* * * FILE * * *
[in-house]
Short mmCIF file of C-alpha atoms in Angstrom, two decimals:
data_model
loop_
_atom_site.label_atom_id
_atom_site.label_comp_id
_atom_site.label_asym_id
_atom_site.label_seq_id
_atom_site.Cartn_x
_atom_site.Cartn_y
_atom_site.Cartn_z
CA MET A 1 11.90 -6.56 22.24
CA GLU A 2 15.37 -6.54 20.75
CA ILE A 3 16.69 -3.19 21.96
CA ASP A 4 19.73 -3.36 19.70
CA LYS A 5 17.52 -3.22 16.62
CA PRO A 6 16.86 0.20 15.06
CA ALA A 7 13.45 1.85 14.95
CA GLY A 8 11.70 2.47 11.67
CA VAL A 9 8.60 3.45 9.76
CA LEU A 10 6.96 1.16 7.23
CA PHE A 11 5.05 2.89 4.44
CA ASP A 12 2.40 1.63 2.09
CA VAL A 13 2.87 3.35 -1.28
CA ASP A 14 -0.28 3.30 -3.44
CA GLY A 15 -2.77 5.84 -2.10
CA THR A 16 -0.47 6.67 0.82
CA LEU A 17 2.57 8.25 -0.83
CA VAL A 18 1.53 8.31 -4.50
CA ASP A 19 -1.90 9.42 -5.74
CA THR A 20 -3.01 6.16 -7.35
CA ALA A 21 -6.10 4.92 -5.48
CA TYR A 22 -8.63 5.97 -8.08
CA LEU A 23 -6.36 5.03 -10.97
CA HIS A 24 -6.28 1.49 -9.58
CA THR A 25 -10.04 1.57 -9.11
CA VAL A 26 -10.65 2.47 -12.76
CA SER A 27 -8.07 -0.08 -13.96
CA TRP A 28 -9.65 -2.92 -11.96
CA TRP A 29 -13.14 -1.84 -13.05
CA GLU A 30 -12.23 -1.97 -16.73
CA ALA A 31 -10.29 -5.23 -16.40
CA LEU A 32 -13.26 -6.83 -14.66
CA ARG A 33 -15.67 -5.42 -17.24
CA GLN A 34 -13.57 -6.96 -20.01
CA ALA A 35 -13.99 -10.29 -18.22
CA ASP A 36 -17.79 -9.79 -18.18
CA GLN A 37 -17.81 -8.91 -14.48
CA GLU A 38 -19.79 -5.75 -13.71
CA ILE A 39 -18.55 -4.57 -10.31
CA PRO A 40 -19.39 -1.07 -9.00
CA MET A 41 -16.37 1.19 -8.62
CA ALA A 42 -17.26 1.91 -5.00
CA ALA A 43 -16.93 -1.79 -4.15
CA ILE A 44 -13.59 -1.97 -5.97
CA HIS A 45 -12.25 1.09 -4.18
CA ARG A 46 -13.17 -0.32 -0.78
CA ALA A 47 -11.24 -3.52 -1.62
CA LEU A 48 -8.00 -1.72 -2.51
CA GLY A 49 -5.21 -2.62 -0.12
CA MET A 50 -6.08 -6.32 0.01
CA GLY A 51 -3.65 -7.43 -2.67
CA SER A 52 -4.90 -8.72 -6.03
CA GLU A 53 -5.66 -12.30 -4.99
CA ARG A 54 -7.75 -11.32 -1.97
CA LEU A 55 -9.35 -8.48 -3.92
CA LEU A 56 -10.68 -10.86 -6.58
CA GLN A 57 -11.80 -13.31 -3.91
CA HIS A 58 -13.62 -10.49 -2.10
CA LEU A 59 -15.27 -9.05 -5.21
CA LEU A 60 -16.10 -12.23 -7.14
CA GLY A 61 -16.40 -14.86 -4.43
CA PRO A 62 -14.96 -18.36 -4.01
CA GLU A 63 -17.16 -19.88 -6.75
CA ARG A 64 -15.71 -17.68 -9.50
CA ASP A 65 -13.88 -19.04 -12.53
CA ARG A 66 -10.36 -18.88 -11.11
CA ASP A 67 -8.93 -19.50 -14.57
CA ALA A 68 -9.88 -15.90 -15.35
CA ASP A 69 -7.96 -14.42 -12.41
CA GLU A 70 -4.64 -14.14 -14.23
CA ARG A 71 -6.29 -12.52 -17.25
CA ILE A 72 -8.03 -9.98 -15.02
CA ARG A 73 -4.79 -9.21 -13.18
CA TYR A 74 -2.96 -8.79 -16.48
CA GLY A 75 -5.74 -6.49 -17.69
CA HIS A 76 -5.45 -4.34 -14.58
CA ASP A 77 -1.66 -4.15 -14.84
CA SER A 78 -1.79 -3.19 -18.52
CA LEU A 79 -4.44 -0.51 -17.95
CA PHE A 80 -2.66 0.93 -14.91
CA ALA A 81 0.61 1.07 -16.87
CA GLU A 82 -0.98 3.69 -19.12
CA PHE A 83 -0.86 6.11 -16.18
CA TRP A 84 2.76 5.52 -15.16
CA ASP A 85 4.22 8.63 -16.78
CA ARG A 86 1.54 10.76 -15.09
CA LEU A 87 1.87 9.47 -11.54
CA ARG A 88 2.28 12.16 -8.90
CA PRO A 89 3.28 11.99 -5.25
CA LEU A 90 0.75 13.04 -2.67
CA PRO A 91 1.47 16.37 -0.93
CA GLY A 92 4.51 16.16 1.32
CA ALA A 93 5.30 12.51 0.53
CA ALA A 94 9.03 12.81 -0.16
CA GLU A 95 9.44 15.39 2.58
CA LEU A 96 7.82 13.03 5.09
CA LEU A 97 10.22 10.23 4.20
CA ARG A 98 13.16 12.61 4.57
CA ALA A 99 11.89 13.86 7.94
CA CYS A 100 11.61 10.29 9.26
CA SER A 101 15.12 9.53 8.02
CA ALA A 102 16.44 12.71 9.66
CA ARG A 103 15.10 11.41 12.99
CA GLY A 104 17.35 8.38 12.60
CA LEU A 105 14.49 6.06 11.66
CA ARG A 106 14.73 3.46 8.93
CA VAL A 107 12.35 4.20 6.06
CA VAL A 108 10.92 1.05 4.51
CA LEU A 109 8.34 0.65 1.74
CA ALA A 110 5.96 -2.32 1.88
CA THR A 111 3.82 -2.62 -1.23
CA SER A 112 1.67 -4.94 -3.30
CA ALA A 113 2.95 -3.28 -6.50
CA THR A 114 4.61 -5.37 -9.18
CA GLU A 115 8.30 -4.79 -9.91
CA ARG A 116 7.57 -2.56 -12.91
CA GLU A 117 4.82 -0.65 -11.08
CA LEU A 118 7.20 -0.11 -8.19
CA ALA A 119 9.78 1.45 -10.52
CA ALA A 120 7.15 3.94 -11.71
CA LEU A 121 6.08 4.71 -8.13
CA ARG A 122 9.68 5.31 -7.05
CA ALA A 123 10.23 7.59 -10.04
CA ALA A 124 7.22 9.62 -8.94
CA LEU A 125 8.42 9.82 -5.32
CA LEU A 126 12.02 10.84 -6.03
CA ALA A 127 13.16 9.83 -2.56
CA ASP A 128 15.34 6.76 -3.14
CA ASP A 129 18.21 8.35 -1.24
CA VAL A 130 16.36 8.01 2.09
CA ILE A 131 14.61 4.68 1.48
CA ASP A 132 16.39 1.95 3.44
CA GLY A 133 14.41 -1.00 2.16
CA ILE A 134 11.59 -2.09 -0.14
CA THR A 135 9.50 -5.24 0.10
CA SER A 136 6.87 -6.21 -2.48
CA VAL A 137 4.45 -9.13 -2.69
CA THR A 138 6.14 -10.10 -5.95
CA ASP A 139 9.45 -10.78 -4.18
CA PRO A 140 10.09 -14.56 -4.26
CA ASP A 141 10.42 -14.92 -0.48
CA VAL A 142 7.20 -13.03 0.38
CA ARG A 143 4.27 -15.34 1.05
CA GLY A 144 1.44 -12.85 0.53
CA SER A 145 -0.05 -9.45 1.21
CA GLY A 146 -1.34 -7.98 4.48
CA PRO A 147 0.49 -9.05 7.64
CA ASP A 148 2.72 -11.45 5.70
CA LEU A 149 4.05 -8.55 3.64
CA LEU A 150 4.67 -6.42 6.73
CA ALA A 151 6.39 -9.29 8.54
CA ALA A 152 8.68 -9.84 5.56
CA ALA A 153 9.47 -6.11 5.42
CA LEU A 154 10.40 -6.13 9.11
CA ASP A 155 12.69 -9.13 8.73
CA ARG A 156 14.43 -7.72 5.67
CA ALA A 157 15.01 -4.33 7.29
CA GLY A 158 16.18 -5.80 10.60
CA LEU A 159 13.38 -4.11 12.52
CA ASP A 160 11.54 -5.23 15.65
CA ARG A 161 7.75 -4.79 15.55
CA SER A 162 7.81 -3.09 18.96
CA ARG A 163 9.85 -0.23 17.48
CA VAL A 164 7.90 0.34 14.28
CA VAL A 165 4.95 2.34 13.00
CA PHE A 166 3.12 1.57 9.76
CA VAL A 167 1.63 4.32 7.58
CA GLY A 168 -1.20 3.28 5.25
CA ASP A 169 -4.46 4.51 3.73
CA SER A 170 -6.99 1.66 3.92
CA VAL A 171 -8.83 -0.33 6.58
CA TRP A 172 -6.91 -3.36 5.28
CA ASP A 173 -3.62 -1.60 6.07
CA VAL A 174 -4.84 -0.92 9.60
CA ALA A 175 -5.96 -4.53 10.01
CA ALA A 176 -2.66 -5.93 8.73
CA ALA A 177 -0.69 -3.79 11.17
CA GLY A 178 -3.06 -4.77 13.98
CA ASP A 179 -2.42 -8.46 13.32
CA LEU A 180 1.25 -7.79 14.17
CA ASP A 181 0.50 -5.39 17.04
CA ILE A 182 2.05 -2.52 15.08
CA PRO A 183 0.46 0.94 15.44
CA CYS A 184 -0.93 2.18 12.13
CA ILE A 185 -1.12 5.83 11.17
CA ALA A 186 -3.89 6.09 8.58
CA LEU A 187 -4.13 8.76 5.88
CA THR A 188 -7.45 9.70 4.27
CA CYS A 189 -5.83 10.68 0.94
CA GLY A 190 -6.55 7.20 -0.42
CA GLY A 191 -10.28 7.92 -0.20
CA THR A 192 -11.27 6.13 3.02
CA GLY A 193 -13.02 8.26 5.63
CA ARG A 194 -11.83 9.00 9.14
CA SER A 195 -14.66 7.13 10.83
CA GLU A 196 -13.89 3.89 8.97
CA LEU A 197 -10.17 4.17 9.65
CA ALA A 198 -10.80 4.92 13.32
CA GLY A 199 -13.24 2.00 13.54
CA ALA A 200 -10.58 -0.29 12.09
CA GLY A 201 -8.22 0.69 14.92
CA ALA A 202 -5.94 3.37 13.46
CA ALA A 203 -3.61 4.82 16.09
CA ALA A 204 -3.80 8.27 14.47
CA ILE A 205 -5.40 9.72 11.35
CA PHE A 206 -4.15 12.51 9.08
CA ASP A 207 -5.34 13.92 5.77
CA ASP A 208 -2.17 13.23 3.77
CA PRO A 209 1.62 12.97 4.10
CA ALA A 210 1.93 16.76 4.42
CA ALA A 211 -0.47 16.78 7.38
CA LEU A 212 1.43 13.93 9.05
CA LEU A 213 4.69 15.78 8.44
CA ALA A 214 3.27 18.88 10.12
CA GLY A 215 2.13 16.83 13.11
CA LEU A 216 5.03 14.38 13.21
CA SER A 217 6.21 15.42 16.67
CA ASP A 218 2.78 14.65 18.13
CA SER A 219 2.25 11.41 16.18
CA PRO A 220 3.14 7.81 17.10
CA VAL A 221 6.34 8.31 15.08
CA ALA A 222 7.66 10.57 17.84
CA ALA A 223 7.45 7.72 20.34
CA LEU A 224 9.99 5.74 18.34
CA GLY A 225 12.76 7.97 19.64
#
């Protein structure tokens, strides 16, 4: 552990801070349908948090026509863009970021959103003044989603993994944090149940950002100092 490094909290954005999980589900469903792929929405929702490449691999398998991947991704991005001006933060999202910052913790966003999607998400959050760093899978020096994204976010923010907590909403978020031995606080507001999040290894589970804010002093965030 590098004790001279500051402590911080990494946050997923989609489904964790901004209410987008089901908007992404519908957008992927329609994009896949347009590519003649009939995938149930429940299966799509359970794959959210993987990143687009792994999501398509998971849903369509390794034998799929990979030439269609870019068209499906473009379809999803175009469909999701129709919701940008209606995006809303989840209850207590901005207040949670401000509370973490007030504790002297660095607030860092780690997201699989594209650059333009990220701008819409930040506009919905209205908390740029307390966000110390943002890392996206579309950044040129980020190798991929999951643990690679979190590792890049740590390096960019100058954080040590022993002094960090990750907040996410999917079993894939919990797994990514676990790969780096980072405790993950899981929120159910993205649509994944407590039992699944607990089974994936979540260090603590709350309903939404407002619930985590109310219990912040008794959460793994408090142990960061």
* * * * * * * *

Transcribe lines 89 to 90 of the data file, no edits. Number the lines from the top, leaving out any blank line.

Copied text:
CA SER A 78 -1.79 -3.19 -18.52
CA LEU A 79 -4.44 -0.51 -17.95